Sunday, August 6, 2017

CBS still struggling with diversity and inclusion

Grace Park and Daniel Dae Kim left 'Hawaii Five-0.'

CBS is still being dogged about questions of diversity and inclusion after the controversial departure of two prominent Asian/American actors from Hawaii Five-0.

Korean/Americans Daniel Dae Kim and Grace Park, who were both series regulars from the beginning of the series, made the decision to leave the series ahead of its upcoming eighth season after the network and producers CBS Television Studios did not offer them the same deals as white co-stars Alex O'Loughlin and Scott Caan.

Since their exits were announced just before the July 4th weekend, the network insists the decision not to treat Kim and Park equally with their white co-stars, was not based on race. The network's attempts to explain what happened and why the two AAPI actors left the successful Hawaii-based series still sound hollow.

CBS has tried to dampen the outcry by replacing Kim and Park with three other AAPI actors and elevating three Hawaiian/Americans to regular cast members.

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Kim, said he grateful for his time on Hawaii Five-0 and respected the people he worked with in front and behind the camera. "That said, it's possible to be grateful for the opportunity and respectful of the colleagues and the people that I work with and still maintain a steadfast sense of your self-worth," Kim told reporters Sunday (July 6) at the Television Critics Association's summer press tour, where he was supporting ABC's The Good Doctor, in which he acts as executive producer.

In a note on his Facebook page, Kim thanked fans, the cast, crew and creative team and singled out how important playing Chin Ho was to him: "As an Asian-American actor, I know first-hand how difficult it is to find opportunities at all, let alone play a well-developed, three-dimensional character like Chin Ho. I will miss him sincerely. … The path to equality is rarely easy."



CBS Entertainment president Kelly Kahl said at the Television Critics Association press tour on last week and senior executive vice president Thom Sherman were hammered on the network's lack of inclusive casting and male-dominated lineup issues during their time before the press at TCA. "We are absolutely moving in the right direction," Kahl said, citing a 60 percent lift in non-white series regulars and ongoing efforts to include more people of color behind the scenes. 
One of the TV critics noted the absence of a female-fronted series on the network, Sherman explained that it was not for a lack of trying. "CBS did develop female lead shows last year," he said. "The way things turned out, those pilots were felt not to be as good as the other shows that were picked up."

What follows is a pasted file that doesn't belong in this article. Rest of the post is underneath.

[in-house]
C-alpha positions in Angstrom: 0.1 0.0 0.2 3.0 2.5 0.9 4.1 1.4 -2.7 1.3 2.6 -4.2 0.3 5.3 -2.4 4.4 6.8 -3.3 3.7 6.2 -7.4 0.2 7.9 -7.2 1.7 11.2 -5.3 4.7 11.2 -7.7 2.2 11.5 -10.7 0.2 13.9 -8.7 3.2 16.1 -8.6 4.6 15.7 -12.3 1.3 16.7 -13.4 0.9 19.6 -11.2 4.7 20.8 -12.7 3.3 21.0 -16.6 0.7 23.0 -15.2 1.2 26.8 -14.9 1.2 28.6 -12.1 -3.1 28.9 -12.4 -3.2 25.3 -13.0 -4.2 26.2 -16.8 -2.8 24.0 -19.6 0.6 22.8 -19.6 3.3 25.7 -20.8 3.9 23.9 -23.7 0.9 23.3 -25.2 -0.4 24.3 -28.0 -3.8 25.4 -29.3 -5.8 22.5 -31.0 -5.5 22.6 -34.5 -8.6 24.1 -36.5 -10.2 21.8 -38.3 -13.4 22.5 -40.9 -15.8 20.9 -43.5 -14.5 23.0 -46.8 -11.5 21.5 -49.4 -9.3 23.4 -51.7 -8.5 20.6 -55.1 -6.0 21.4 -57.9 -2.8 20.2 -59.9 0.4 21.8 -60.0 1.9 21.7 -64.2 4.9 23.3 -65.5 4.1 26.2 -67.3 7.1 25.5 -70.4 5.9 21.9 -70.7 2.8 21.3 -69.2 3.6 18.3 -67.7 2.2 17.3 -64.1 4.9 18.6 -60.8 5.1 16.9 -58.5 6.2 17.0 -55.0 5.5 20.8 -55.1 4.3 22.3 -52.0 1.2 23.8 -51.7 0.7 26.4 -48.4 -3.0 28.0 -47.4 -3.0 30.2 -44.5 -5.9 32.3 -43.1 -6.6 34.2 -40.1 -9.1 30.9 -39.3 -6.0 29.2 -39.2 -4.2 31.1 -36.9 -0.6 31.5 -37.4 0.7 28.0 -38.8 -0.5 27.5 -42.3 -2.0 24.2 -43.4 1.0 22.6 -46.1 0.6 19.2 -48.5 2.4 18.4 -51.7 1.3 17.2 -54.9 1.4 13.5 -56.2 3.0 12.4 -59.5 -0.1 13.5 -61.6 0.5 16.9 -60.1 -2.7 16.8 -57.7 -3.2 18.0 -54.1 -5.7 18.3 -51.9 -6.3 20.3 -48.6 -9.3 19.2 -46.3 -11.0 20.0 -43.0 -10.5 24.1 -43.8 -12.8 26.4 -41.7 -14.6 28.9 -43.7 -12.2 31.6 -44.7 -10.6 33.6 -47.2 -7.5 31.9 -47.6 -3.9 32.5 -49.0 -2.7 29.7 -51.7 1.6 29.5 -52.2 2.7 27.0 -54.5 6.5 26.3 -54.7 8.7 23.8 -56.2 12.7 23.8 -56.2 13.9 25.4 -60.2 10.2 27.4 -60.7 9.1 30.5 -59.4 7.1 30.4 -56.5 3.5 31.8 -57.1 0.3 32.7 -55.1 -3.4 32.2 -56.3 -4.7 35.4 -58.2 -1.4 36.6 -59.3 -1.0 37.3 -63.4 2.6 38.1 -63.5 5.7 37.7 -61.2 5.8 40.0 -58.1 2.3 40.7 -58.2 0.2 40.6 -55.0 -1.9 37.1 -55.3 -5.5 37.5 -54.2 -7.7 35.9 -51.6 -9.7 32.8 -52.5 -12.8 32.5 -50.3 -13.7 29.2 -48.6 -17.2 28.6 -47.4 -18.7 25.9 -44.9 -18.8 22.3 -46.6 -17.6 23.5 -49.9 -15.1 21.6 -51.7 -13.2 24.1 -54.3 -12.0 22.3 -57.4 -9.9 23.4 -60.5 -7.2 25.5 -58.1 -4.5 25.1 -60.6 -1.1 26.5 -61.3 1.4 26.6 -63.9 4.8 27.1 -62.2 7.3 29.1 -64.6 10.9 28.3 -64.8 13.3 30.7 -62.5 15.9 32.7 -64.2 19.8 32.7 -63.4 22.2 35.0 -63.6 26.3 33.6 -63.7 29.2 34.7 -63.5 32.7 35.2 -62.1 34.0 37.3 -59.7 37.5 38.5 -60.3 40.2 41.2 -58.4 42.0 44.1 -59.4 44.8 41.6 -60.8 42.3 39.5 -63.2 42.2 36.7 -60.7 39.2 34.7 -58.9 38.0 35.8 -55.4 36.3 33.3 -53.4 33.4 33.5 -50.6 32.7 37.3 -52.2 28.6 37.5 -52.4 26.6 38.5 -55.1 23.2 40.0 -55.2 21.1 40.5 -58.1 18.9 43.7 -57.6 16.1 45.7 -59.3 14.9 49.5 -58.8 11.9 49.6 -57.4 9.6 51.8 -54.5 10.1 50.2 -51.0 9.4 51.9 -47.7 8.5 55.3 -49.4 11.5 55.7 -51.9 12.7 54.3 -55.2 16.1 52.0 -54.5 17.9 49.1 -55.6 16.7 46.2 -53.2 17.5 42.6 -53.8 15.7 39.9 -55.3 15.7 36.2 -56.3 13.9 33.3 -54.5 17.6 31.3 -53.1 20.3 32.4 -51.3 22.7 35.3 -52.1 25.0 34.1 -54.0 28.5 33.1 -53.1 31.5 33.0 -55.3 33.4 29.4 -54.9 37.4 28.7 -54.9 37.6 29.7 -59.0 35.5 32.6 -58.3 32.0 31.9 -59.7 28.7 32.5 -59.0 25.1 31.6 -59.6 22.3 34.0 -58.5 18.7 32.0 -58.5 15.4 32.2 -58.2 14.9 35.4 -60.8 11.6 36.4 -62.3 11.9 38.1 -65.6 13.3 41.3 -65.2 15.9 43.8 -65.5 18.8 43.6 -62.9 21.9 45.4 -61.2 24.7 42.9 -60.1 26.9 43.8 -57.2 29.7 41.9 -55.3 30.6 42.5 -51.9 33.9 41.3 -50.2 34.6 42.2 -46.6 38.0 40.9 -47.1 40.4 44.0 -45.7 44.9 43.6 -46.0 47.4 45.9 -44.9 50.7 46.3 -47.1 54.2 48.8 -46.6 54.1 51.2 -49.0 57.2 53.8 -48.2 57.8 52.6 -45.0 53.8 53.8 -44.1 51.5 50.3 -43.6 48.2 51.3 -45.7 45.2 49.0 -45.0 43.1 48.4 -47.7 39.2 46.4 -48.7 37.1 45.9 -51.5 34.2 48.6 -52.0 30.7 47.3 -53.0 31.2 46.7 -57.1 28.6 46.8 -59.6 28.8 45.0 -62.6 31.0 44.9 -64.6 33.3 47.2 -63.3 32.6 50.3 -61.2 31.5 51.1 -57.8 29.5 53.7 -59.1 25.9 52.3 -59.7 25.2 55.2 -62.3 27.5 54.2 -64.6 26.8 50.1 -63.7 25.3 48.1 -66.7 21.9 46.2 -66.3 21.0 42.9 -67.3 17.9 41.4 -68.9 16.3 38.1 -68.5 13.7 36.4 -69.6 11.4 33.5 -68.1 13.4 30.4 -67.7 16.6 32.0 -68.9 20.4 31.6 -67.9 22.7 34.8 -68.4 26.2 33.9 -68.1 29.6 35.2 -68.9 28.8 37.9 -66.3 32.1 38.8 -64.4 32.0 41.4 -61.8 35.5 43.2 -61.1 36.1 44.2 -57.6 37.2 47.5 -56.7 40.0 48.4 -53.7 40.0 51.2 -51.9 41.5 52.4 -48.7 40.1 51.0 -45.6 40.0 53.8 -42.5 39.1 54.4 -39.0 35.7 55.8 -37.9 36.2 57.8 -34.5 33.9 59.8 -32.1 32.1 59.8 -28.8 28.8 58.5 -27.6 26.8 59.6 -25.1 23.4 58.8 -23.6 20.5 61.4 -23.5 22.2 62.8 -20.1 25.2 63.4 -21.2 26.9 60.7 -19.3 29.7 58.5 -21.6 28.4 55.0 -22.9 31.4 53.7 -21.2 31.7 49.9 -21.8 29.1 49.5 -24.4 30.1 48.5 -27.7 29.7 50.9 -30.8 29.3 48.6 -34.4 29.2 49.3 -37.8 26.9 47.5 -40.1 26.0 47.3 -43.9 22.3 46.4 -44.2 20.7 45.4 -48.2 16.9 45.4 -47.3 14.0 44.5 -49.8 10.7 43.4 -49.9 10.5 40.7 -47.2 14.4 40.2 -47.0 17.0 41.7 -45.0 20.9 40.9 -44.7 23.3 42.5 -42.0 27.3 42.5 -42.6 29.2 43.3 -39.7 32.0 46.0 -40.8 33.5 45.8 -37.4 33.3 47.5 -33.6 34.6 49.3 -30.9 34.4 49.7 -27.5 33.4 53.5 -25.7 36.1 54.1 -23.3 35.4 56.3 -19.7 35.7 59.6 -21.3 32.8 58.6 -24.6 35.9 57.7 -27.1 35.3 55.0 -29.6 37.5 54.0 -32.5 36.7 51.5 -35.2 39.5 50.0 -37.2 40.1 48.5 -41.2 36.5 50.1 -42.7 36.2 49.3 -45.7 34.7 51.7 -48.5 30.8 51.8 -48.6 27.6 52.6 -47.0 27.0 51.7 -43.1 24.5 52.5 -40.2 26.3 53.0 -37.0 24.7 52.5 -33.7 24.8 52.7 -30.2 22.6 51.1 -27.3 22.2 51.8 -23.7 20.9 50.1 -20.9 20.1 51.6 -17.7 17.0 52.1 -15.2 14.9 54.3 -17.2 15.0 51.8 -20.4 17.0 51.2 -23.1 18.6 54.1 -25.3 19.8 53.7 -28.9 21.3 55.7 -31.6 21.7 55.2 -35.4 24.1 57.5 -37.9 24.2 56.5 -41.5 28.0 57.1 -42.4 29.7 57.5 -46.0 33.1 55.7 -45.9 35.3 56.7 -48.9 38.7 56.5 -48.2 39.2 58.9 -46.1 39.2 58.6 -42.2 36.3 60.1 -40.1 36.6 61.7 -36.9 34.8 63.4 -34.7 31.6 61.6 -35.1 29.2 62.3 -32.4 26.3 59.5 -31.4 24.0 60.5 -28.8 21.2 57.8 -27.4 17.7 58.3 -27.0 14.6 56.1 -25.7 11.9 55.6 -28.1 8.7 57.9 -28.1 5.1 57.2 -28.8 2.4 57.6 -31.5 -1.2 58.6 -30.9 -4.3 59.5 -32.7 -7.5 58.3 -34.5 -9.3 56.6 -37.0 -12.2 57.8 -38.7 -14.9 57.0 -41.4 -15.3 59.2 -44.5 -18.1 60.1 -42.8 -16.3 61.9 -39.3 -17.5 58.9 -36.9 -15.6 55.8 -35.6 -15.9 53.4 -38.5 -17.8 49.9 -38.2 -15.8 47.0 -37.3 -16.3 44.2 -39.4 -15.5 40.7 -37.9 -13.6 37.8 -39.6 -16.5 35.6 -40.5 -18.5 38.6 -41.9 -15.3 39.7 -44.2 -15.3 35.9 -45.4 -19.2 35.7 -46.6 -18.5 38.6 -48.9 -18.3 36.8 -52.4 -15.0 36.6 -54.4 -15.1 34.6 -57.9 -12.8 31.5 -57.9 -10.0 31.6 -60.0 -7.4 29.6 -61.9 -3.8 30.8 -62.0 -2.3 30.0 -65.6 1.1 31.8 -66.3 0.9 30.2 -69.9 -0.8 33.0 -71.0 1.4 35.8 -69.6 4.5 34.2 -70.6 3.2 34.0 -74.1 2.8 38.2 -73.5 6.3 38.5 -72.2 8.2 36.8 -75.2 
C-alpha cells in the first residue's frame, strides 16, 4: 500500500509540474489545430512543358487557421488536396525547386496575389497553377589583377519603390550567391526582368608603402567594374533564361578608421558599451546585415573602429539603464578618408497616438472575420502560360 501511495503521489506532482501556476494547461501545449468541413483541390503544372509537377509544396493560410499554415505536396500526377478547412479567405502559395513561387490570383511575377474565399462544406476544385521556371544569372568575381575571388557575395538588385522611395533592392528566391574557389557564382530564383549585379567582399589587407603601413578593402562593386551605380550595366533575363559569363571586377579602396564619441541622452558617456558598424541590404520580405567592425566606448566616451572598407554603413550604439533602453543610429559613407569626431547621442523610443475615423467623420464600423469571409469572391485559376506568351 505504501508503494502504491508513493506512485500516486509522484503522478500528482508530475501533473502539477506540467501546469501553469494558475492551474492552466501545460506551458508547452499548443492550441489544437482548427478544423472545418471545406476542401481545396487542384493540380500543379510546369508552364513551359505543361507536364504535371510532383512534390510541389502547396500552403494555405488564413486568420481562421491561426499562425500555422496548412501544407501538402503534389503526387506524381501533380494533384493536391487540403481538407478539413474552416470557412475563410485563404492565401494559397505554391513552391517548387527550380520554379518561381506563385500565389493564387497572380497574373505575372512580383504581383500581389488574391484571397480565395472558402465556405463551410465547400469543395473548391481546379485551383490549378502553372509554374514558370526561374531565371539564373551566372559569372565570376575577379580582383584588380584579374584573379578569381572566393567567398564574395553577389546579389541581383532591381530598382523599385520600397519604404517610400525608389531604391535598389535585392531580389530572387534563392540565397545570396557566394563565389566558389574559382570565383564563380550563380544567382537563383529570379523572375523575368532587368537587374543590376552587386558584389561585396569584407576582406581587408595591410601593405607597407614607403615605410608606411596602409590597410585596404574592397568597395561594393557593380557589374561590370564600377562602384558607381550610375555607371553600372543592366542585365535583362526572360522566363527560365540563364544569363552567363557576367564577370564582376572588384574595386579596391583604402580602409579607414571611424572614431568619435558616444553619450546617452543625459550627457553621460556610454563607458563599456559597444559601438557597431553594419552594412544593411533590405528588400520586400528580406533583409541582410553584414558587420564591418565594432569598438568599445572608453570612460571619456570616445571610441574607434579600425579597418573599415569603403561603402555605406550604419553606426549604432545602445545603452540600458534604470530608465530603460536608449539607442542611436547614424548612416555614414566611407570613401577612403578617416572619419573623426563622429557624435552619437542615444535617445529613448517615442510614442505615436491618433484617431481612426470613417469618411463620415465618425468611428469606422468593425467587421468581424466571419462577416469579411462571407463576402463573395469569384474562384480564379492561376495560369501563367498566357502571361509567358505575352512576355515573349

Another reminded the execs that multiple CBS series, including the passed-over drama pilot Mission Control, were written with diverse leads, but then cast with white actors in the starring roles. Sherman reminded the audience that the show was cast before he and Kahl were in their current roles. 

One of the problems might be with CBS casting department, which is whiter than the shows being aired.  A reporter revealed that the network's casting departments in L.A. and New York are all white, which surprised many of the critics in the room. Asked to explain, Sherman offered, a bit lamely, that the departments have "been together for a long time," but he added that it is something the network is "looking at."

"We are making progress," insisted Kahl.

“We can debate the pace of the change, but there is change happening at CBS,” Kahl said, noting an overall uptick in diverse series regulars in recent years. “Every single drama on our air has at least one diverse regular character.”


Gee, thanks. I guess we're supposed be grateful for that.

To be fair ...

Perhaps Kahl and Sherman should try connecting with the corporation's efforts to diversify its work force. It has launched its Diversity Initiative, which it launched in 2016 in an effort to find actors, comedians, writers and behind-the-camera talent to nurture and train in their careers.

The CBS Corporation Diversity Council dedicates its time and effort to assist the CBS Corporation to meet its goals in Diversity and Inclusion in both the letter and the spirit of those goals. In so doing, it supports and strengthens efforts companywide to:
  • Build representation of diverse groups throughout our workforce at every level
  • Identify the best practices from across divisions that help build the careers of diverse employees and work to communicate the benefit of those practices to implement them companywide
  • Continue the process of identifying diverse suppliers to build their ongoing role in the provision of goods and services to the company
  • Strengthen the dialogue across the corporation around the topics of Diversity and Inclusion – building bridges between divisions, corporate groups and employee groups devoted to this important topic
  • Provide outreach to the communities we serve through employee engagement, partnerships, mentoring and informational forums
  • Enhance and build robust communications vehicles centering on diversity efforts, outreach and initiatives
Here are two CBS employees on diversity:



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